Ian Francis Hancock(Romani: Yanko le Redžosko; born 29 August 1942) is a linguist, Romani scholar and political advocate. He was born and raised in England and is one of the main contributors in the field of Romani studies.
He is director of the Program of Romani Studies and the Romani Archives and Documentation Center at The University of Texas at Austin, where he has been a professor of English, linguistics and Asian studies since 1972. He has represented the Romani people at the United Nations and served as a member of the US Holocaust Memorial Council under President Bill Clinton, who, Hancock claims, has Romani ancestry. He also represented the Romani people at the 1997 Rafto Prize award.
Hancock was born in London in 1942. His mother, Kitty, is Romanichal; his father, Reginald (Redžo), was part Romungro, the descendant of a Hungarian speaker of North Central Romani named Imre Benczi. He acquired the surname Hancock by Imre's daughter, Maria, who married a member of an English West Country showman family of that name.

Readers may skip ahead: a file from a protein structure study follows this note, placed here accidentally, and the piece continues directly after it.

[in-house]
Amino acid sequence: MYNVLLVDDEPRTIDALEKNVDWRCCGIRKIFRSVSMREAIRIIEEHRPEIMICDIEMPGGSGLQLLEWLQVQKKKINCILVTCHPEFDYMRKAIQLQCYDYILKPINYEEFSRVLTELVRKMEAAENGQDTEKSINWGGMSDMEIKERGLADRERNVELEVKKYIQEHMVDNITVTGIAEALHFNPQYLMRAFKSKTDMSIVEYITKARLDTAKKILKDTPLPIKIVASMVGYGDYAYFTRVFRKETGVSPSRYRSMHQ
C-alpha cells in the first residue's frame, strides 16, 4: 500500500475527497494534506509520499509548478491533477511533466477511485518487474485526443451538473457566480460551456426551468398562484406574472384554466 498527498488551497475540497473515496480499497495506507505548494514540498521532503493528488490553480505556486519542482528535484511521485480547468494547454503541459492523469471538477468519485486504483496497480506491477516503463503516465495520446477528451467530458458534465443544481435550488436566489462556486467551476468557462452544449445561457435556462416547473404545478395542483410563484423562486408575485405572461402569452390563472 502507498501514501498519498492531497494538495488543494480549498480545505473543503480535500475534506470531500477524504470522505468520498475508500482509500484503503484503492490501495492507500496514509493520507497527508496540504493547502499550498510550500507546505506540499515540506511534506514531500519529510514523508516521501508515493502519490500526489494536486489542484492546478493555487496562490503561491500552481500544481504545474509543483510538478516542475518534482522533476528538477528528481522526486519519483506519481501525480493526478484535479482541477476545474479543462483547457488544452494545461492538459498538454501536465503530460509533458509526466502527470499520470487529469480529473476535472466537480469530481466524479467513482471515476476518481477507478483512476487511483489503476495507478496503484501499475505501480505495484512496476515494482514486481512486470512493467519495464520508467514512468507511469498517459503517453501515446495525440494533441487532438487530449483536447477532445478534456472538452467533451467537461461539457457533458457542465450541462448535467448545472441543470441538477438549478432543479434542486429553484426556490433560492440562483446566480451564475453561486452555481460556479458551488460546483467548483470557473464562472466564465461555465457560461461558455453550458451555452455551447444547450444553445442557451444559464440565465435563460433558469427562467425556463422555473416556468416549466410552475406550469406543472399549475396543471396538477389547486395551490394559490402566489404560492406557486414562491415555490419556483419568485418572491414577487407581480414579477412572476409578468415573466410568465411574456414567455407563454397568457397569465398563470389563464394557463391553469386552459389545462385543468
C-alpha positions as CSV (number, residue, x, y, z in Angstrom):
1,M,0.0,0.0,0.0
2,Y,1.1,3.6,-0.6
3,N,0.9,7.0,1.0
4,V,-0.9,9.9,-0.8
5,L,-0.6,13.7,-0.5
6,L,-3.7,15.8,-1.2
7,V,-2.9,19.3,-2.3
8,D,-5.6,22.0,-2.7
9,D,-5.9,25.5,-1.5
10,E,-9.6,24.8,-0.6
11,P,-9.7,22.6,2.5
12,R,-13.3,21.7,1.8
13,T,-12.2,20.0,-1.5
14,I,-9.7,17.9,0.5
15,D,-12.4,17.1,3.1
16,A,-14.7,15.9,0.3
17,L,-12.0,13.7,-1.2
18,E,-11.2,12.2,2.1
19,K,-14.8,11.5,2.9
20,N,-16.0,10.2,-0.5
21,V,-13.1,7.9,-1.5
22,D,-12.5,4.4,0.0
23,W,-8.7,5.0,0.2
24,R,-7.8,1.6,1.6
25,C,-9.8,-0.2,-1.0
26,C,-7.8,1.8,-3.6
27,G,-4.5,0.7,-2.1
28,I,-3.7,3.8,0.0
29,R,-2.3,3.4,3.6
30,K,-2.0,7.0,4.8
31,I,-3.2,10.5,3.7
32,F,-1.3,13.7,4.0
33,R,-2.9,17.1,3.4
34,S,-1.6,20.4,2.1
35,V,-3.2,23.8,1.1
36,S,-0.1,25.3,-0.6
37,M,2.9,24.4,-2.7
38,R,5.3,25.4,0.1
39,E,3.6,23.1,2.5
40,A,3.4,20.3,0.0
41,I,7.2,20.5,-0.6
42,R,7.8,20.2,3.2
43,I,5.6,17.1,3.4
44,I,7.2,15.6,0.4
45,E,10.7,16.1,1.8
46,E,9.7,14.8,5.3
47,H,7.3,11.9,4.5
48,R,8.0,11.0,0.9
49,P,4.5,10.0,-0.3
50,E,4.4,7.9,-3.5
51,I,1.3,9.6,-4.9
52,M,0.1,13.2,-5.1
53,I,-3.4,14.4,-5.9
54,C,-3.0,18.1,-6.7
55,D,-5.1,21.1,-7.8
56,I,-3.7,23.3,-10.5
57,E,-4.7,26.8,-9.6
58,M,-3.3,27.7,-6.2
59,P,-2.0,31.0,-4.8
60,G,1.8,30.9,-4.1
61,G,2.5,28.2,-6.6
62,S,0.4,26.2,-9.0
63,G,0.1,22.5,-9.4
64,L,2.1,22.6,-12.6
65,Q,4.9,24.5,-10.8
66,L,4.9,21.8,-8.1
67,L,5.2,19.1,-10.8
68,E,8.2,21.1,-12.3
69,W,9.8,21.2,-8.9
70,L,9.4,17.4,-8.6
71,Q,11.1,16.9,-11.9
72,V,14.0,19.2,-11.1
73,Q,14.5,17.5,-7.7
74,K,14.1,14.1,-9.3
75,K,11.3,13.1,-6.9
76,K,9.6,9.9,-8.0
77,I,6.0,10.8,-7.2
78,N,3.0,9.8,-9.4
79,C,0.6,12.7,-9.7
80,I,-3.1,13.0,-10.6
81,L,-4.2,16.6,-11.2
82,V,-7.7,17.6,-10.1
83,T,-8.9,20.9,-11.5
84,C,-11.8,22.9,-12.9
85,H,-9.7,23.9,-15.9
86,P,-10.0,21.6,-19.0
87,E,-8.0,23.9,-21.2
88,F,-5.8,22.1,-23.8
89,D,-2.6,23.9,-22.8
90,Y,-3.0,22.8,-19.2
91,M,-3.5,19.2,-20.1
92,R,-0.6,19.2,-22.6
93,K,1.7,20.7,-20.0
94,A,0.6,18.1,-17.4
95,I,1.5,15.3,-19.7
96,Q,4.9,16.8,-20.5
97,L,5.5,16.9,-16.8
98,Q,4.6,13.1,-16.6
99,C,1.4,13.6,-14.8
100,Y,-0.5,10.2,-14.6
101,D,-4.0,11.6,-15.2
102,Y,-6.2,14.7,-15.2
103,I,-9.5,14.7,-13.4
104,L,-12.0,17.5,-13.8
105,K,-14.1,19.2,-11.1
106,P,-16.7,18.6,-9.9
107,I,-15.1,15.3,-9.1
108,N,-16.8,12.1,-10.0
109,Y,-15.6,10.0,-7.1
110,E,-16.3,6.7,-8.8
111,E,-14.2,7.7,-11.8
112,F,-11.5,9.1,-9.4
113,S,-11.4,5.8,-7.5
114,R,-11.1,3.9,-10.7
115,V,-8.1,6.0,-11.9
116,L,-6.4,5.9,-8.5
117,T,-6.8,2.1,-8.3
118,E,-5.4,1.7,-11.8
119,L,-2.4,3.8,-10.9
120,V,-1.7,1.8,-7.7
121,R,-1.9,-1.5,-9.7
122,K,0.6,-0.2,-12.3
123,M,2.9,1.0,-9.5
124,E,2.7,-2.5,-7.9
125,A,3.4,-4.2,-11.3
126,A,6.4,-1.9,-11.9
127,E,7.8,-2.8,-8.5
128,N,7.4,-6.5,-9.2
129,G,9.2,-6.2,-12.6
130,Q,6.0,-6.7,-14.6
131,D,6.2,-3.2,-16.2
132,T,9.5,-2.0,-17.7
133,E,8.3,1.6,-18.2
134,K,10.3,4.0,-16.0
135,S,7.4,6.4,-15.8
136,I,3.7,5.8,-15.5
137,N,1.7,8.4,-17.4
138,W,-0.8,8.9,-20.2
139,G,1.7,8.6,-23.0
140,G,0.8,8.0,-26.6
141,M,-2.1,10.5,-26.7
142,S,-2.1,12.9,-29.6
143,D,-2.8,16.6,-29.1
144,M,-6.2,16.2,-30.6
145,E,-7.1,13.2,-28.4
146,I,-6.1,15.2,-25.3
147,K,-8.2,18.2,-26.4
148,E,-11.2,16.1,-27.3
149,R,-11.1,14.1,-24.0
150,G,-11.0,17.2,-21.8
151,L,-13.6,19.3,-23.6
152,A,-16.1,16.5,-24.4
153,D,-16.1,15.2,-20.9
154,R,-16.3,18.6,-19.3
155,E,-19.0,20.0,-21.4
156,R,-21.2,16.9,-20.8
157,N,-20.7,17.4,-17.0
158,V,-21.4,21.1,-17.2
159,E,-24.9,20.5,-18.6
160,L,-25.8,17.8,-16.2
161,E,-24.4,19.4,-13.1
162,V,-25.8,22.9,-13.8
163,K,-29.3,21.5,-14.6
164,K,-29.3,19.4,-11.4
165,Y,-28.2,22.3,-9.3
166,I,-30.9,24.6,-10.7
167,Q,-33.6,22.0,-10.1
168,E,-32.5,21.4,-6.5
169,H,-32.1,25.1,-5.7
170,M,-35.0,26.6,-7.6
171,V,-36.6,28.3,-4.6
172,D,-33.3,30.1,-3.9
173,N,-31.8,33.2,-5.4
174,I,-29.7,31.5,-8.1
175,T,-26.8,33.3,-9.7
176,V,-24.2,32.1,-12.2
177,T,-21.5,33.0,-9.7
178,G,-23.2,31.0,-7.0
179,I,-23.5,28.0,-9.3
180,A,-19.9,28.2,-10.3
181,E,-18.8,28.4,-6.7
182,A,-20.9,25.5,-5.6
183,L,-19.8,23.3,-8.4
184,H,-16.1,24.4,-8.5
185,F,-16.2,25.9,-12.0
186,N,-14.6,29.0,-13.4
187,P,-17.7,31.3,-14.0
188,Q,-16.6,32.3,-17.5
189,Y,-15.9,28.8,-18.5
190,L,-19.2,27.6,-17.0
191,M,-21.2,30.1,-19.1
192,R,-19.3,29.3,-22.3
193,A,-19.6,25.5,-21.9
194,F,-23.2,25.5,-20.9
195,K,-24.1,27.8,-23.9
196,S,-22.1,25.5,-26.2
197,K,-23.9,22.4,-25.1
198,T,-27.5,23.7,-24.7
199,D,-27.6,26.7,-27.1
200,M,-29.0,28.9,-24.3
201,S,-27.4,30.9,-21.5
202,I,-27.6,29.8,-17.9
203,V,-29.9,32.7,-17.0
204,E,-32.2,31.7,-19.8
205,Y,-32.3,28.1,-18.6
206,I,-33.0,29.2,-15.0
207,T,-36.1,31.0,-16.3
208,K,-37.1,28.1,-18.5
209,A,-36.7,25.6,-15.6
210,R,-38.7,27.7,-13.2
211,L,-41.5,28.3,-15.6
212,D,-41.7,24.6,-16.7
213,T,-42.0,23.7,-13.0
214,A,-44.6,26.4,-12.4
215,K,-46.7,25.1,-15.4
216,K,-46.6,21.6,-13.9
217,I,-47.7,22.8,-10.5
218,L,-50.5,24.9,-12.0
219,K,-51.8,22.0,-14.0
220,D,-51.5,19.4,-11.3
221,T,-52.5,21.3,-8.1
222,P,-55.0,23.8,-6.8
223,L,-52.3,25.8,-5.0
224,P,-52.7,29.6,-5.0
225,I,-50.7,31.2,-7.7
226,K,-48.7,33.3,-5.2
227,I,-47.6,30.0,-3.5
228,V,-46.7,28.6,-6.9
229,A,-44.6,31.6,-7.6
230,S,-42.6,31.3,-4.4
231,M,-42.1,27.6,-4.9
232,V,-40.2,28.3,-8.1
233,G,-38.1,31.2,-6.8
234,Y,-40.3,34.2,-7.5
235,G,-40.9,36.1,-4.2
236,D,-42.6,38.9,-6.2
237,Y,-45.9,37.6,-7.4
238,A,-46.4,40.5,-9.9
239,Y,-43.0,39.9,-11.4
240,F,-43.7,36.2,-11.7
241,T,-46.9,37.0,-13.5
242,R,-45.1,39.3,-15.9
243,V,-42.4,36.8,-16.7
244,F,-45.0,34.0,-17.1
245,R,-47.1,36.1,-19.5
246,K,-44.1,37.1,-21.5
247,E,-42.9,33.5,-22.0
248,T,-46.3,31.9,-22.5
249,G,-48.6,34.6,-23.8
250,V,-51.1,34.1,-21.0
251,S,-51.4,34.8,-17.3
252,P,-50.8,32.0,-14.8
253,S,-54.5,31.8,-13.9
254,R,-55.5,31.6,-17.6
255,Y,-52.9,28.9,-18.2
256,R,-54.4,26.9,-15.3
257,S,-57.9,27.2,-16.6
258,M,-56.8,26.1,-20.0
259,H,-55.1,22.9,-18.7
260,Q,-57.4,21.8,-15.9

In the late 1960s, he became a Romani rights activist after reading reports about anti-Romani discrimination in Britain. In particular, he took up the cause of Romani rights after reading about an incident in which three Romani children were killed in a fire caused by a lamp after police officers, who had arrested their parents, attempted to use a bulldozer to forcibly remove their caravan while they were still inside. In 1971, he graduated with a Ph.D. in linguistics from the University of London.
See also: Romani studies
Hancock has published more than 300 books and articles on the Romani people and language (particularly the Vlax dialect). These works analyse the Romani people through not only Romani linguistics but also history, anthropology, and genetics. He has also appeared in the documentary American Gypsy. He is currently writing a book called On Romani Origins and Identity.